As well as building capacity and efficiency, West Africa Container Terminals is improving its digital offering to further empower its stakeholders.

“When it comes to handling customers, we are very advanced. 24/7 our handling is online and digital, supporting customers in seamless handling,” Zafar says. “We have also provided office facilities to our shipping line customers on site, to create smooth interactions.”

West Africa Container Terminals is adding to this with its pilot Container Freight Station Project, to support customers in the agriculture sector. Nigeria has a strong offering of agricultural products, but in the past has been frequently let down by the supply chain.

“This region produces a lot of agricultural commodities, but supply chain issues make it hard to export them,” Zafar says. “We felt that we could support these producers by facilitating that.”

Filling the Gaps

Zafar is no stranger to deficiencies in infrastructure, and it is one of the things that drives him to ensure West Africa Container Terminals is a reliable and sophisticated gateway to the East Nigerian economy.

“It is an area that has been somewhat neglected by various successive governments, even though it is generating revenue for the country, there is no investment here,” Zafar tells us. “There are bad roads and a lot of infrastructure challenges. Our staff have to commute every day and can be stuck for hours in congestion, which all has a major impact on our business. The region also faces record poverty, and unemployment, and that has accelerated with the oil price crisis.”

Zafar sees West Africa Container Terminals as a business that can play a valuable role in helping rectify these problems.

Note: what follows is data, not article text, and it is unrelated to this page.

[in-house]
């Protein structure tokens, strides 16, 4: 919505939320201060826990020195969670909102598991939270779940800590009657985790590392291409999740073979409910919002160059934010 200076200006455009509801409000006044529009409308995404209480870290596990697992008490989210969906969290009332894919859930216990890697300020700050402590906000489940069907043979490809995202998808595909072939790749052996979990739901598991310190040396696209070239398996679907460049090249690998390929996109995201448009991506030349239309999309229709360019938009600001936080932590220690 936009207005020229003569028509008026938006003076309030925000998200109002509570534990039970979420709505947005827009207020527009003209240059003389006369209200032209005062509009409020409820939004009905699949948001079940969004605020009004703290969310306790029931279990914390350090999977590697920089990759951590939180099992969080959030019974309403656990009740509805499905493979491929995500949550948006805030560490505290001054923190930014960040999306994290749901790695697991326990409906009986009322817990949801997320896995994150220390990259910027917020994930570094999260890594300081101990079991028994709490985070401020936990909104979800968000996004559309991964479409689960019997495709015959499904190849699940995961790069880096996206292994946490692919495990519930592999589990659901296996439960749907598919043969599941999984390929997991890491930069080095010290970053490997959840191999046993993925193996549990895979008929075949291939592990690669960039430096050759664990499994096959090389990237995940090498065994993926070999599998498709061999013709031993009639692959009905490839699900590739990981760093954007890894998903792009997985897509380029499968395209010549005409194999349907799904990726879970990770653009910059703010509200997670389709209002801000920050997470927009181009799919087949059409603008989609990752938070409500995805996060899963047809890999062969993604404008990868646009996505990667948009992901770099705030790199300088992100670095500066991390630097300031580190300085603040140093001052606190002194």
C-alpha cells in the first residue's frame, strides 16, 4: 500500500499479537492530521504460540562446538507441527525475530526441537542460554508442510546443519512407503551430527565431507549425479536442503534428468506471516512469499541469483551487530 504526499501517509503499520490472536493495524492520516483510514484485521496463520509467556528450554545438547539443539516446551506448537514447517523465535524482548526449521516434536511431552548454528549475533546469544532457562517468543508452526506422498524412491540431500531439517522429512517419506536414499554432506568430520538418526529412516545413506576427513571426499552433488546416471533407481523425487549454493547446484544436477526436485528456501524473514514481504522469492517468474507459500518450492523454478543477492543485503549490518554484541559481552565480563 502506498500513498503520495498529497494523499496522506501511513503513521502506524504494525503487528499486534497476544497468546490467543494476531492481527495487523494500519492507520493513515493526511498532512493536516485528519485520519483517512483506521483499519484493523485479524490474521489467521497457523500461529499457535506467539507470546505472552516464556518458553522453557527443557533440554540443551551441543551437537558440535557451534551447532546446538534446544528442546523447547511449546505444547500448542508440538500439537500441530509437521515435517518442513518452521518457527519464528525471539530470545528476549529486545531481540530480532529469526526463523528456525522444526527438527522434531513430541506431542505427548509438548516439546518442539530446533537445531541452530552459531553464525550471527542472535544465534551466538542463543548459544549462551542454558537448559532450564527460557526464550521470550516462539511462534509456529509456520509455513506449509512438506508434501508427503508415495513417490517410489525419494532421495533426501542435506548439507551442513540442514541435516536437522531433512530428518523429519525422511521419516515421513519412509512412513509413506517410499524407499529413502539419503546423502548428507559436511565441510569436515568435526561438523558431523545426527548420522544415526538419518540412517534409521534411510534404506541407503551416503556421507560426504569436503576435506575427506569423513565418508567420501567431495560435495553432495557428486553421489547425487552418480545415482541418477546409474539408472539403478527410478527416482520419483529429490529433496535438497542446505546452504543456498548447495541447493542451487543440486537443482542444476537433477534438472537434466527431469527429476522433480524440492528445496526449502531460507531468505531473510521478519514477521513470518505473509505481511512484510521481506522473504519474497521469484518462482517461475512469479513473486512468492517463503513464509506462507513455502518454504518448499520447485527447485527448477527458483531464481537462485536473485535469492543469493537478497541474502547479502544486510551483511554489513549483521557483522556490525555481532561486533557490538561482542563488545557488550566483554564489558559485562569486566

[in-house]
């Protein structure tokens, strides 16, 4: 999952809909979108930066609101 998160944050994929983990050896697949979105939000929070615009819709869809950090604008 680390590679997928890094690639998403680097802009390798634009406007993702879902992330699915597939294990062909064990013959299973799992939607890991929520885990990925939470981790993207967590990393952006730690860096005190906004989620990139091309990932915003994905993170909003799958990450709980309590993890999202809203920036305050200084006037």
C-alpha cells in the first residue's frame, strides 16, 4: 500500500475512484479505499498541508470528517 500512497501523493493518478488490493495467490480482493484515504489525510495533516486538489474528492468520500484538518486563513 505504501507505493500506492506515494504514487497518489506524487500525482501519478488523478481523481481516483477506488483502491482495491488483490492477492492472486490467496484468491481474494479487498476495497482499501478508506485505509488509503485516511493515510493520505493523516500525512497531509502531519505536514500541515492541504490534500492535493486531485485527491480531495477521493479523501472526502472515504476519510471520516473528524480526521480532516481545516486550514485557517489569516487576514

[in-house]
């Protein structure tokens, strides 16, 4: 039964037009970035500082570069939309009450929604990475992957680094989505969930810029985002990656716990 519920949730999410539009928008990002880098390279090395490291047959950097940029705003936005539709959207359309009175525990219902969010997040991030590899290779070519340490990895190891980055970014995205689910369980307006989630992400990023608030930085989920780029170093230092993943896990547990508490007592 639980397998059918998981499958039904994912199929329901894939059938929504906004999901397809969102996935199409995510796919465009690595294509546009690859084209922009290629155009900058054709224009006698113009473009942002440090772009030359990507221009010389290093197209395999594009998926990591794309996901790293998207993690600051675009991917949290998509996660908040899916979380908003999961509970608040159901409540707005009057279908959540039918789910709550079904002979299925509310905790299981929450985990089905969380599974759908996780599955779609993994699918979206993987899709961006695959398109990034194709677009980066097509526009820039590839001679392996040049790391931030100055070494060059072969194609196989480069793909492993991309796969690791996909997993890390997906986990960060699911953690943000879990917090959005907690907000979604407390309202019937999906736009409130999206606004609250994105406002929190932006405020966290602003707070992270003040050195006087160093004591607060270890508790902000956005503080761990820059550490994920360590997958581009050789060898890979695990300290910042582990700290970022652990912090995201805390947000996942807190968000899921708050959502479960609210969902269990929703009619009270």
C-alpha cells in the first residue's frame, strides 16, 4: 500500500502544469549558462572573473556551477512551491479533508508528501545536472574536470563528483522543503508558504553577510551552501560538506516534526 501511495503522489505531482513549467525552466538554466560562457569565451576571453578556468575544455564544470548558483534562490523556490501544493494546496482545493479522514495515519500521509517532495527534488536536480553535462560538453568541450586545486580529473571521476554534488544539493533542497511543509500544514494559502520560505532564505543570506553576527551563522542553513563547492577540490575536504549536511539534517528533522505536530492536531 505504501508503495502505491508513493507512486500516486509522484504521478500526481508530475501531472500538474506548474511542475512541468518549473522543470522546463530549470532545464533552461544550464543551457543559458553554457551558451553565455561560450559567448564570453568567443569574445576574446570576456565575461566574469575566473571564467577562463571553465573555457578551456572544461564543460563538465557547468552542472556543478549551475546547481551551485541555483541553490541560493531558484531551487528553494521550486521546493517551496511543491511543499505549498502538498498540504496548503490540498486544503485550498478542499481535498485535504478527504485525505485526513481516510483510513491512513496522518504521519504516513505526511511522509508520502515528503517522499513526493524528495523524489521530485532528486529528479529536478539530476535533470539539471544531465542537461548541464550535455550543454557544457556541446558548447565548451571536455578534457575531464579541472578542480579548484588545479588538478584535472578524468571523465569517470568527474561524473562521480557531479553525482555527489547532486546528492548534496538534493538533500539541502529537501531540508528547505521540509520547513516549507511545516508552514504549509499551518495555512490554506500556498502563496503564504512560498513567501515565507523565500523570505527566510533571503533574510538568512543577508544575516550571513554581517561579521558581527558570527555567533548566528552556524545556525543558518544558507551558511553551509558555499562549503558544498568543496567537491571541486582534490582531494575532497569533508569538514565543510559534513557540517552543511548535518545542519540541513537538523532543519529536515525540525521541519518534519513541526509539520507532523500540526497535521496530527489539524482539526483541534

“We have to deal with all these issues, so our focus is to complete this $112 million modernisation project, which is almost 80% done,” Zafar says. “By the end of the year we hope it will be complete, and we will focus on our value-added service project, working closely with our shipping lines and landside customers to further grow this market. We are working with shipping customers to get that growth back into the East Nigeria market.”

The firm is also investing in further training and development programs for its teams, including its supervisors and leadership.

“They are the agents of change, driving operational efficiencies and major improvements,” Zafar insists.

While West Africa Container Terminals is not a large facility in the grand scheme of things, Zafar has high hopes for its future.

“We are not a very big terminal. We have two births and a 40-hectare yard. Our focus right now is on efficiency,” he reflects. “We are using leading methodologies to improve our productivity, reduce waste and cut idle time for vessels. We are also working very hard on digitising our terminal operations, including our trucking system so truckers can book delivery times online. This allows us to serve customers efficiently and cut down on delivery time. It used to be a process taking a number of hours, but the latest status is we are serving them in under 60 minutes.”

In the long term, Zafar’s goal is not only to improve the facility but also to grow its service offering.

“We want to offer value-added services to our clients that go beyond our core business,” Zafar says. “We’re seeing what we can do to further expand and deliver for our clients.”

More like this